Conclusion

God has commanded Christians to sing. Christians who sing promote truth. Anyone who brings in mechanical instruments to worship has no New Testament authority and brings in doubt.

Everyone can agree that singing is right. Christians who sing promote unity. Anyone who brings in mechanical instruments brings in division.

Singing accomplishes God's purposes for the church, but instruments cannot teach or admonish.

Let us teach and admonish one another in song. Let us sing and make melody in our hearts to the Lord. Let our only instrument be our heart strings, and let us worship God in truth and unity.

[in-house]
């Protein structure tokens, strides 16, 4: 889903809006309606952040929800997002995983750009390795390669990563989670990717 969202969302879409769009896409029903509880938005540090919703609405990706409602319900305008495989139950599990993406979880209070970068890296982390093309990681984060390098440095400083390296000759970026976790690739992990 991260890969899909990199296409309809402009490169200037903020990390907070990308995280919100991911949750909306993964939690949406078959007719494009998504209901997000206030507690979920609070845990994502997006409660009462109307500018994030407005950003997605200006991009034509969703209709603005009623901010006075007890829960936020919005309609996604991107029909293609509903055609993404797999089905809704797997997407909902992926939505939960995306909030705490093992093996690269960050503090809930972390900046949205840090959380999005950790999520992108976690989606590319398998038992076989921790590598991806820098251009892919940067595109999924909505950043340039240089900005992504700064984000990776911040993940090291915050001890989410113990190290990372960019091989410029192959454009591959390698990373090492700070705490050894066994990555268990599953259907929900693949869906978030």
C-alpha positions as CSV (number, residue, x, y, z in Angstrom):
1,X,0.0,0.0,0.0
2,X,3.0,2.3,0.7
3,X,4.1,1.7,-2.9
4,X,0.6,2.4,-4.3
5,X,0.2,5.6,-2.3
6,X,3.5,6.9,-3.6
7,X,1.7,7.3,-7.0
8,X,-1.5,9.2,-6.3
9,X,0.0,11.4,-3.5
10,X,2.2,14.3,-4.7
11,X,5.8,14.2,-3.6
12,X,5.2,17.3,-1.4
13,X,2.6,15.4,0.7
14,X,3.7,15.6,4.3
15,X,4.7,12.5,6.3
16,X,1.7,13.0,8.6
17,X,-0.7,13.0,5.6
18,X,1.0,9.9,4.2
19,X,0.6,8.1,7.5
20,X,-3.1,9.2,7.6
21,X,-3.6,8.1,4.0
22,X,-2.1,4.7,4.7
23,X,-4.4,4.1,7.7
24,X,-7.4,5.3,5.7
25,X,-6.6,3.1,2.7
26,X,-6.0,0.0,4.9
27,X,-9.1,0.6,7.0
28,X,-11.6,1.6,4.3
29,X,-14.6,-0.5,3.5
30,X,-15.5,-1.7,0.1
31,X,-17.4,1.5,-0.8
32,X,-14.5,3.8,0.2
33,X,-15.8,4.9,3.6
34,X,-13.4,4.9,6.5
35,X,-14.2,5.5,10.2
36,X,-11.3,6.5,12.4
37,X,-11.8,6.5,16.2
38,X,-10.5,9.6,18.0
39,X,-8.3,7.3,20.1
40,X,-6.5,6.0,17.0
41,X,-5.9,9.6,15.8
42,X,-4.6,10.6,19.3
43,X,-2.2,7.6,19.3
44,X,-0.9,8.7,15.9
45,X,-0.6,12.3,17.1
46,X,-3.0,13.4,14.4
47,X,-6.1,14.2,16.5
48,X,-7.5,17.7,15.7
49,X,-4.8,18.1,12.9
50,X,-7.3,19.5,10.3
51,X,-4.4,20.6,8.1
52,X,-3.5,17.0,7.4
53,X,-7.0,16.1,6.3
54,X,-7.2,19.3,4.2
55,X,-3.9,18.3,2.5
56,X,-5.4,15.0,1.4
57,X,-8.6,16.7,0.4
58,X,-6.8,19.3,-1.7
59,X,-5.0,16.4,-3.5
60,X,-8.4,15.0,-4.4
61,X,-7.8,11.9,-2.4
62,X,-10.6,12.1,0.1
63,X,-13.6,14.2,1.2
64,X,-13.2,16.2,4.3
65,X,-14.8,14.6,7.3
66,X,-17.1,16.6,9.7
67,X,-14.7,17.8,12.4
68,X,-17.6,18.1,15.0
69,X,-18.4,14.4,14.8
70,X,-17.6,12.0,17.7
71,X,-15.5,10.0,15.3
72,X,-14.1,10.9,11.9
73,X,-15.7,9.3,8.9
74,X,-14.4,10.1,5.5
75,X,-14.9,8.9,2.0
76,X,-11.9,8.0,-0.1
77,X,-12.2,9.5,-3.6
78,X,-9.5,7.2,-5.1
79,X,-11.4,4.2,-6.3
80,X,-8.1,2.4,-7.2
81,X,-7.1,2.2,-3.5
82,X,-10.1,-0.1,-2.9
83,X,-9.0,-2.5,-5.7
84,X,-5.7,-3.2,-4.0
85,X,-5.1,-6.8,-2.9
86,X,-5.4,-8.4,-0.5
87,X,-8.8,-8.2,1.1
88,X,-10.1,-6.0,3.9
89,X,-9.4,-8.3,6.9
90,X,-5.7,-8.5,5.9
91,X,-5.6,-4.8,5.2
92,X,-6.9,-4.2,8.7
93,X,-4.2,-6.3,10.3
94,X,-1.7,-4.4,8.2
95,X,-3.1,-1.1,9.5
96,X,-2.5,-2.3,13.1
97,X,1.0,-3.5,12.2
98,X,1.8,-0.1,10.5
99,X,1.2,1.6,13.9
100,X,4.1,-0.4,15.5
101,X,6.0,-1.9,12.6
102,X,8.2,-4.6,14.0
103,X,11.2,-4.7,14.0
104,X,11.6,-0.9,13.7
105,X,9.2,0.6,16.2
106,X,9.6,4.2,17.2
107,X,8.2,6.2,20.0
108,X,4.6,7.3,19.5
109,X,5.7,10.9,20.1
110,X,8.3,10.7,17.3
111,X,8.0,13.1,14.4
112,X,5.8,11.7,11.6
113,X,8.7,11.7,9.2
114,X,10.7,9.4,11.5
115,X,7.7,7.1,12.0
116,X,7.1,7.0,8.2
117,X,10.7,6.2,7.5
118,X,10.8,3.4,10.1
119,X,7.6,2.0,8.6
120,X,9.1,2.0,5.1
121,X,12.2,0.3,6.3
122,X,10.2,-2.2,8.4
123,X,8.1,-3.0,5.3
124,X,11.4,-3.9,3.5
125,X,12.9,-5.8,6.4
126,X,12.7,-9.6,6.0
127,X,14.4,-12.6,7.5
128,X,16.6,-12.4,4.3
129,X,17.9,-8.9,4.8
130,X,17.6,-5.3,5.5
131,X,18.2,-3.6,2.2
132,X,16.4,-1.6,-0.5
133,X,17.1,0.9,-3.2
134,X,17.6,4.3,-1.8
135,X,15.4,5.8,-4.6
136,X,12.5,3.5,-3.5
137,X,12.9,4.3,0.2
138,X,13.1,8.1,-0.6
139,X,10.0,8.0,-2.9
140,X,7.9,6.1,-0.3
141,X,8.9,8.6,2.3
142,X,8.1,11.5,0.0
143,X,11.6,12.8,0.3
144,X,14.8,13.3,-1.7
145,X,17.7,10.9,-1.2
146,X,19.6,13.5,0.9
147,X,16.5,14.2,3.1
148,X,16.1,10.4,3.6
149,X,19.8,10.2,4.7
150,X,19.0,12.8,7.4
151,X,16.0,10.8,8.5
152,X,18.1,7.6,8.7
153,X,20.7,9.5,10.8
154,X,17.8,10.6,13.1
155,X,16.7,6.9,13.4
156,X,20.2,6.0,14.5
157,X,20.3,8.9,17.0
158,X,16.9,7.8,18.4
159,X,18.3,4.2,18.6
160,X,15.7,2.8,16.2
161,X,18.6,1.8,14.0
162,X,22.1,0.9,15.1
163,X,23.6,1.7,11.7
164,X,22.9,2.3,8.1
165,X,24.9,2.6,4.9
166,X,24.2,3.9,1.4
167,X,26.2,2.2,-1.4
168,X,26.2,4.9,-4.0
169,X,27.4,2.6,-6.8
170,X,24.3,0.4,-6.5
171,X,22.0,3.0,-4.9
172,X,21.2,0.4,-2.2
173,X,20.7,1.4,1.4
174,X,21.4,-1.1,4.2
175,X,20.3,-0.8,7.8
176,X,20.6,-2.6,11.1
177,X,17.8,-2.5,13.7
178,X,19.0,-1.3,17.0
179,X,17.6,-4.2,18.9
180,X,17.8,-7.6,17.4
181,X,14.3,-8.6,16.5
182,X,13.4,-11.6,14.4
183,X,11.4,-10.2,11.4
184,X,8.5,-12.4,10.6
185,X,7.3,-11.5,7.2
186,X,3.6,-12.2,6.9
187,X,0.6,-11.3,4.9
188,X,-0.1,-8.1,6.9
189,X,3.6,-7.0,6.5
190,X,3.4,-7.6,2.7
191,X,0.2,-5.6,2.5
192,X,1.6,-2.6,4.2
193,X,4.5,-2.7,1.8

Thirteen N.T. passages mention singing.

Unrelated to a church service: Matthew 26:30/Mark 14:26, Jesus and His disciples sang a hymn after celebrating the Passover; Acts 16:25, Paul and Silas sang hymns in jail; and Revelation 5:9; 14:3; 15:3, scenes in heaven.

In Christian worship: Ephesians 5:18-19; Colossians 3:16; 1 Corinthians 14:15, 26; James 5:13.

Quotations from the Old Testament: Romans 15:9; Hebrews 2:12

Nine N.T. passages mention instruments:

At a funeral (Matthew 9:23); just something kids say (Matthew 11:17/Luke 7:32); to illustrate noise (1 Corinthians 13:1); to illustrate distinctions between sounds, comparing to clear, intelligible words (1 Corinthians 14:7); and harps in heaven (Revelation 5:8; 14:2; 15:2; 18:22).

 


Written by Ink Man

Quotes are from the New King James Version of the Bible.